HL Deb 25 February 1868 vol 190 cc1095-7

My Lords, I regret to inform your Lordships that the Earl of Derby has felt himself, in consequence of failing health, obliged to tender his resignation to Her Majesty. Her Majesty has been graciously pleased to accept that resignation; and Her Majesty has been further graciously pleased to send for the right hon. Gentleman the Chancellor of the Exchequer, and has commissioned him to form a Government, as soon as possible. My Lords, I think it must be a subject of great pain to us all, on whichever side of the House we sit, when we see an eminent Statesman obliged to secede from public life and from the management of public affairs—not from any of those changes and chances in political warfare to which we are all accustomed, and to which we cheerfully resign ourselves—but from failing health and from illness, which takes him, as it were, before his time from among us, and deprives us of his advice and his abilities. But, my Lords, if it be painful to those noble Lords who sit opposite—and I know it must be so—how much more painful must it be for those friends who have served under him in office, and who have sat by him as I have done, through many dreary years of Opposition! My Lords, there is but one consolation for us under these circumstances. We may regret, indeed, that we should be deprived of his presence from the cause I have described; but, at the same time, we must hope that that very rest which he proposes to give himself will restore him to us in renewed strength, and that at all events as an independent Member of Parliament we may have the advantage of his experience and enjoy the charm of his eloquence. My Lords, I had rather say no more now on this subject, and I therefore proceed to state to your Lordships what I think would be the most convenient course to pursue with respect to the business of the House. I would suggest that we pass through Committee to-night the Habeas Corpus Suspension (Ireland) Act Continuance Bill. As it is necessary that the Bill should pass through Parliament and receive the Royal Assent before Sunday next, I would propose, not that, as on similar occasions, we should adjourn the House to some rather distant day, but that the House should sit on Thursday at two o'clock to read this Bill a third time, and that on Friday, when I believe the House of Commons meets again, this House should meet merely for the purpose of hearing the Royal Assent given to the Bill. I shall therefore propose that no business except that be transacted during this week in this House, and that this House, at its rising, do adjourn until Thursday to read the Habeas Corpus Bill a third time.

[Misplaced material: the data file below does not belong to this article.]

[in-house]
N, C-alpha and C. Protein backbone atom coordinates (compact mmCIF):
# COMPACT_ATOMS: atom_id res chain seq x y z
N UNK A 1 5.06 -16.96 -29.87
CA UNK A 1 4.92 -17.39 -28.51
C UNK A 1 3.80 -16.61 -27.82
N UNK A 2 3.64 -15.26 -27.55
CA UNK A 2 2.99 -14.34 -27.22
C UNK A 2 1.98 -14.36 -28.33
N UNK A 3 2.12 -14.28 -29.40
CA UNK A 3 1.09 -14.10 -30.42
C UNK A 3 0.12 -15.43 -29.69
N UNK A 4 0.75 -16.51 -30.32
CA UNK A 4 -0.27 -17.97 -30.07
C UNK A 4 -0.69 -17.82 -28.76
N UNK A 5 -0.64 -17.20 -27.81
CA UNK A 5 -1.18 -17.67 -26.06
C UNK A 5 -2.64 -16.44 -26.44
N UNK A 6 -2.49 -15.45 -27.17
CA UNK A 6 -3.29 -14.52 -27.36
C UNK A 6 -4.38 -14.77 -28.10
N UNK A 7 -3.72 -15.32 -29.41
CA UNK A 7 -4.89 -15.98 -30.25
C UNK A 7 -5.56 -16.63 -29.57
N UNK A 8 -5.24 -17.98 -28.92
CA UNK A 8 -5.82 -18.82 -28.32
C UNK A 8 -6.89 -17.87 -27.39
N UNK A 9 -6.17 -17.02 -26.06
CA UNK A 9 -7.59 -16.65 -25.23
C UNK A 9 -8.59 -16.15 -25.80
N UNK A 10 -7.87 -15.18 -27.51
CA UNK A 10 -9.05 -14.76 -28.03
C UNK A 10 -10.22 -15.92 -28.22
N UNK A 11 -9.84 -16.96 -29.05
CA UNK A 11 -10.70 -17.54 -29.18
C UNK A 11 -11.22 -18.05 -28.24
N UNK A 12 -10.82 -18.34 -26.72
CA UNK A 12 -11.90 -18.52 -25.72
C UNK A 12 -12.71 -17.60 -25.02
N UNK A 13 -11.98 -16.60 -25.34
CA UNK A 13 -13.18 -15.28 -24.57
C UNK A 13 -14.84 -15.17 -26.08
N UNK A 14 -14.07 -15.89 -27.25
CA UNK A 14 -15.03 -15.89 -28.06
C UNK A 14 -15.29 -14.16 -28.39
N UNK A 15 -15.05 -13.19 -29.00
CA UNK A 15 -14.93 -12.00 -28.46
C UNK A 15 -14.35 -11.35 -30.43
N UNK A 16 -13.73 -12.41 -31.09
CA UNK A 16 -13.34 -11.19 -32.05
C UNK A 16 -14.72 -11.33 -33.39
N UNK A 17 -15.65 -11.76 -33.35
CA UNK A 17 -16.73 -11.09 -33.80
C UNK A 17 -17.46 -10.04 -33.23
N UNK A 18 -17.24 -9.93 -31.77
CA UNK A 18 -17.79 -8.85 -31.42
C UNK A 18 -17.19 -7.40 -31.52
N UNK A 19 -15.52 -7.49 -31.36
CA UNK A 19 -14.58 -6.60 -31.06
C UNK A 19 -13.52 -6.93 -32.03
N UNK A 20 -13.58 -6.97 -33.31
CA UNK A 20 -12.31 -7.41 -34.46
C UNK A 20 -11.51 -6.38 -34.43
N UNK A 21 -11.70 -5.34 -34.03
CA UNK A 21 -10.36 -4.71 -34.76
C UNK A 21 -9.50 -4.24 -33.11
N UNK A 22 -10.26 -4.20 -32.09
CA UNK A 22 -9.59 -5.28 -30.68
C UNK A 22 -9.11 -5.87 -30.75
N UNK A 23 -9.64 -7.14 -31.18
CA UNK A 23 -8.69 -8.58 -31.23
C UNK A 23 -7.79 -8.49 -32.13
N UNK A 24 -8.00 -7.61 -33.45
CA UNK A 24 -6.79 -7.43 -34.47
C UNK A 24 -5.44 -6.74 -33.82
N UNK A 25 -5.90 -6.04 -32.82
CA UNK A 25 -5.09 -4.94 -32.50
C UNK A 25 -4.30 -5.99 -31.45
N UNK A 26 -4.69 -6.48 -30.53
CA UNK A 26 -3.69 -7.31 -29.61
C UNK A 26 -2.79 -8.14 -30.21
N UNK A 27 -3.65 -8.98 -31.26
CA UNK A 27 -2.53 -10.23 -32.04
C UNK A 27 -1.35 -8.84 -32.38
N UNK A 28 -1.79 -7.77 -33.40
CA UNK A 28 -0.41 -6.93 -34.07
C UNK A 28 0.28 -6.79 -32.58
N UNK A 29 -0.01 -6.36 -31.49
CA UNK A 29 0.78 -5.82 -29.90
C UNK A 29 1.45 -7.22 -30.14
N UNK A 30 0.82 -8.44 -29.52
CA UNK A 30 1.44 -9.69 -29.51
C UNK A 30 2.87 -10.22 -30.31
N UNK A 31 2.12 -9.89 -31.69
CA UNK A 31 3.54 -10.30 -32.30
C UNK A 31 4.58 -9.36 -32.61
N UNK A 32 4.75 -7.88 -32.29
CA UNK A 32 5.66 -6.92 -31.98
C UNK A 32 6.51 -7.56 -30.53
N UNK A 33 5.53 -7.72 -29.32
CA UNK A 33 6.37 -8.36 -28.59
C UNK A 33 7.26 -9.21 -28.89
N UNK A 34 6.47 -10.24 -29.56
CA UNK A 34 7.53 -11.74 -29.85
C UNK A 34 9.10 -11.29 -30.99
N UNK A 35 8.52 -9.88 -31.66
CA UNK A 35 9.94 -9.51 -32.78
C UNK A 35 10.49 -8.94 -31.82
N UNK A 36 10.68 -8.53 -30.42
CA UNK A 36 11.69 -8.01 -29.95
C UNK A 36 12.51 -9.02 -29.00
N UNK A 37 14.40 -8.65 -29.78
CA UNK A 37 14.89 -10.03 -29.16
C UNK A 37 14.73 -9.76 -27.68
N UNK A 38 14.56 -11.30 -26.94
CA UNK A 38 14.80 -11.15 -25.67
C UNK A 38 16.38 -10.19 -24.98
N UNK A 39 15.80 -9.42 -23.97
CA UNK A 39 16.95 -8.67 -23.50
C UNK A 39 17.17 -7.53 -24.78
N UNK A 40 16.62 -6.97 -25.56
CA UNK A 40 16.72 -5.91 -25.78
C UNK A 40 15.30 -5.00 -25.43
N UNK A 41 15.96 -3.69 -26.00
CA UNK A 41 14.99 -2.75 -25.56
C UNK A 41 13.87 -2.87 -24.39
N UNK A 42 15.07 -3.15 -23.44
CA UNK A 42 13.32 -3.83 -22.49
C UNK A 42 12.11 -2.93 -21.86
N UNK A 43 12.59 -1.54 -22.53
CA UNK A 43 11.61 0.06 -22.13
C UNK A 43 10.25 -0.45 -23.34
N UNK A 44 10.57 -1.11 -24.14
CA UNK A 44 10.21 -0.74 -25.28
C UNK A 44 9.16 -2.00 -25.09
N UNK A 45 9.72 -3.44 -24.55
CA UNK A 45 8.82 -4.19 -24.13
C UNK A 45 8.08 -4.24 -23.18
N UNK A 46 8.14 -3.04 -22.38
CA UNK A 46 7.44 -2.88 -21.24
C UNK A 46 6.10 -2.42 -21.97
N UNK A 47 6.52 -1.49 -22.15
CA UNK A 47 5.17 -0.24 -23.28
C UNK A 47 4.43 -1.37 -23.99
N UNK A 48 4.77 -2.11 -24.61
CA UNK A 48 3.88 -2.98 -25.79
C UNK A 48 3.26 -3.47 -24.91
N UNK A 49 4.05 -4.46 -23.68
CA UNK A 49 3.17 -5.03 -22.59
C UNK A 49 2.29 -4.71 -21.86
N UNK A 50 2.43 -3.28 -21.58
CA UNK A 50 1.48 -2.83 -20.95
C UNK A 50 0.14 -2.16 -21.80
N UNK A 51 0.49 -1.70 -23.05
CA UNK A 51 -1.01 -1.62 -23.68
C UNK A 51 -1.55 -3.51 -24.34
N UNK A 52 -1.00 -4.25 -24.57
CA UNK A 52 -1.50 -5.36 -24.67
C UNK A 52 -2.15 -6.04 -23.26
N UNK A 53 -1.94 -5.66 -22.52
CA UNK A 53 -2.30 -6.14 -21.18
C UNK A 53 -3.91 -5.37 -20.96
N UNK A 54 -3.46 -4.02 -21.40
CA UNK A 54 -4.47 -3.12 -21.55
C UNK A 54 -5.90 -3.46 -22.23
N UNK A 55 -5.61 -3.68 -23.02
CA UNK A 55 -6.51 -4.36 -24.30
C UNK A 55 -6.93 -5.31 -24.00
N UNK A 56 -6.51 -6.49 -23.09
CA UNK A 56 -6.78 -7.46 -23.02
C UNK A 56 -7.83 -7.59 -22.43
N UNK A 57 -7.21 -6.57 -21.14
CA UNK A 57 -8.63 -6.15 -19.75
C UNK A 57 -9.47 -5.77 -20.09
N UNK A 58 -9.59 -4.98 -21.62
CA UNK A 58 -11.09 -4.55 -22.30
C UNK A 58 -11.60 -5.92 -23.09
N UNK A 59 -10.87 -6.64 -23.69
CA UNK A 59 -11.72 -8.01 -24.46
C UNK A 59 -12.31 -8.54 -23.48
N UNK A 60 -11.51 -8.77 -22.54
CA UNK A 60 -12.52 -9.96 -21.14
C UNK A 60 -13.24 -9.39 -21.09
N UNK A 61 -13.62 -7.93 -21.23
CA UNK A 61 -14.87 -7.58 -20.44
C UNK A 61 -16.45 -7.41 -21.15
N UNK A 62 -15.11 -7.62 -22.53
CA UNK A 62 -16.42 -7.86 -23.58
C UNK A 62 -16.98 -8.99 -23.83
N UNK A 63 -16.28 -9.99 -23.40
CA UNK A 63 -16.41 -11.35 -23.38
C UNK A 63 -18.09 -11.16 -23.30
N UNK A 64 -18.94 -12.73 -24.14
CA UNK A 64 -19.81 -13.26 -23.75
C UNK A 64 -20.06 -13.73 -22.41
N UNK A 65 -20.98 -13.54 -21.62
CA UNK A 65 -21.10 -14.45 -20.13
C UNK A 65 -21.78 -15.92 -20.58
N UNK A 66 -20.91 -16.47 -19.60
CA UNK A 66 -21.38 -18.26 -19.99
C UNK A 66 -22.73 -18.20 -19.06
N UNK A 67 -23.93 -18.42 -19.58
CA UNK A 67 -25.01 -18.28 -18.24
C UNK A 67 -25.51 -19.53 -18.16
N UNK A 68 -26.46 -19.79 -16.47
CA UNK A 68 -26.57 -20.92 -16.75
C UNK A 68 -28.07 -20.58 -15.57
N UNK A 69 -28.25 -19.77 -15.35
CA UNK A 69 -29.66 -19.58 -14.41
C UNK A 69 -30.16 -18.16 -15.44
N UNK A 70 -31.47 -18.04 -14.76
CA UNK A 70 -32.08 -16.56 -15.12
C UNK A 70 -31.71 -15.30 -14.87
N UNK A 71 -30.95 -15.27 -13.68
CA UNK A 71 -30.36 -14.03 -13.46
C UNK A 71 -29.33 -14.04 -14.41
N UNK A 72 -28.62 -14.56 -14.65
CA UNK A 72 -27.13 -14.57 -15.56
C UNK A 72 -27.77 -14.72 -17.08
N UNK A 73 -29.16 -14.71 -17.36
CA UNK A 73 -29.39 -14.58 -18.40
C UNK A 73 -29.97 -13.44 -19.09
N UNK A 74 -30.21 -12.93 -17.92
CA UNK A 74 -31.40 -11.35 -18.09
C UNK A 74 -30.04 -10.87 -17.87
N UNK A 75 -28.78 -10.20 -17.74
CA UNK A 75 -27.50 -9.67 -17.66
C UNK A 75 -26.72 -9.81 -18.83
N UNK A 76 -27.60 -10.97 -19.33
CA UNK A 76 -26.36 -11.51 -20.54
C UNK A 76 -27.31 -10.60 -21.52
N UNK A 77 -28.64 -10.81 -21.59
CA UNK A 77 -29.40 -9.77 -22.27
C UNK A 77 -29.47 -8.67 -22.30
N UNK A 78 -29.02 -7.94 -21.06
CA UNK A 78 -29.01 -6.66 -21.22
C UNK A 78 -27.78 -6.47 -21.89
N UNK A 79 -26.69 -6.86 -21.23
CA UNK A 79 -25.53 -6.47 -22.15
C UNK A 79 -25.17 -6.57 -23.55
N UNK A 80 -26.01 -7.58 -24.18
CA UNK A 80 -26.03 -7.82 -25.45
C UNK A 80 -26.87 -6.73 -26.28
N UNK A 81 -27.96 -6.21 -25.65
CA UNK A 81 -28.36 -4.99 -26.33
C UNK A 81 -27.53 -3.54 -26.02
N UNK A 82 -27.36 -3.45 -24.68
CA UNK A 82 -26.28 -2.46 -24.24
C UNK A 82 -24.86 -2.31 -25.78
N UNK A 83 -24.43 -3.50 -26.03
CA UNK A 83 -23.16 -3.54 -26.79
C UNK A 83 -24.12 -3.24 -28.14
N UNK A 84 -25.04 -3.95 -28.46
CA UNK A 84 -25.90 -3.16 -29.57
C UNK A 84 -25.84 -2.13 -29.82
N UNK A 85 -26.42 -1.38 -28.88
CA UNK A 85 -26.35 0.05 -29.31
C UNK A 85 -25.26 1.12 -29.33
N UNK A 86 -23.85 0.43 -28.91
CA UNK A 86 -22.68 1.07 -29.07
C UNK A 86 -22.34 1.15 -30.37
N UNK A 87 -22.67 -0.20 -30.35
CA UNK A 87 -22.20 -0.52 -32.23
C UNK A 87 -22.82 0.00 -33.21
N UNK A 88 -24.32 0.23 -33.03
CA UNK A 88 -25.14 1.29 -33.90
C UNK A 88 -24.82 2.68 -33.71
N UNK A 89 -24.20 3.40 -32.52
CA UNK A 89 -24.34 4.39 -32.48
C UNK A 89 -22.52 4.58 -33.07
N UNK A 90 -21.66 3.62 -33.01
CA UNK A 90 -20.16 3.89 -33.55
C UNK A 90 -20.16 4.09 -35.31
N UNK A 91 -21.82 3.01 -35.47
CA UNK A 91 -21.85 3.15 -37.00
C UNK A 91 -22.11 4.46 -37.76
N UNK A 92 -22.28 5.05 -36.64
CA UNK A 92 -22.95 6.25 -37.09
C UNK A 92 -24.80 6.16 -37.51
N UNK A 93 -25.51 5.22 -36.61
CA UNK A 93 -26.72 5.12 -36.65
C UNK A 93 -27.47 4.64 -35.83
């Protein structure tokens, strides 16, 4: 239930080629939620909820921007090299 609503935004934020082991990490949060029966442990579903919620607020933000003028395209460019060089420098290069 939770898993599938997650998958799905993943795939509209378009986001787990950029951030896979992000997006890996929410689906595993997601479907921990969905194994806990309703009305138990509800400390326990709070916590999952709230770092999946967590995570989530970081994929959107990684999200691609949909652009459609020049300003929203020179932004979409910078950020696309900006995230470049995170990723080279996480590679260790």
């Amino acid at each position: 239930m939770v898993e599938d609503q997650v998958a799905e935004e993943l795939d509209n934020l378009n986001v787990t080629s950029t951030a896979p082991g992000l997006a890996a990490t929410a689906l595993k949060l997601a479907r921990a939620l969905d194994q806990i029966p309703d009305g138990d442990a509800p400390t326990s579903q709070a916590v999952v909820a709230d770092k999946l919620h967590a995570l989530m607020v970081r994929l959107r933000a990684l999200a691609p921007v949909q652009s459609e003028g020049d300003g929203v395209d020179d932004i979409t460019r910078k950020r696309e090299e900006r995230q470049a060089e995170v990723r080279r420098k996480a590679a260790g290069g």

My Lords, there can be no possible objection to the arrangements proposed; but I may perhaps be permitted to express my sympathy with the noble Earl, and with his Colleagues, in respect to the loss they must sustain in no longer having the Earl of Derby at the head of Her Majesty's Government. Often as we have differed, and long as we have differed from him on many public questions, I could not fail always to entertain for the Earl of Derby those sentiments of regard and esteem which his great qualities were formed to inspire. With regard to others, the confidence which has been bestowed upon him by a great political party in this country is a proof of the confidence which he was well calculated to produce. With regard to the eloquence with which he defended his opinions in Parliament, the records of Parliament themselves will bear immortal testimony; and of course history must deal with his relation to public questions. I trust, with the noble Earl, that we shall see the Earl of Derby again in this House, and that, although the state of his health, which is so deeply to be lamented, may prevent him from ever again assuming an official position, yet we shall hear from him that clear and eloquent language of which no man in Parliament is so great a master, with which he can express the opinions that flow from his own breast, from his intelligence, and from his quick and fertile mind, and which is so well calculated, whenever he does speak, to inspire the respect and esteem of this House.

Motion agreed to: House, at rising, to adjourn till Thursday.

House adjourned at a quarter past Five o'clock, till Thursday next, Two o'clock.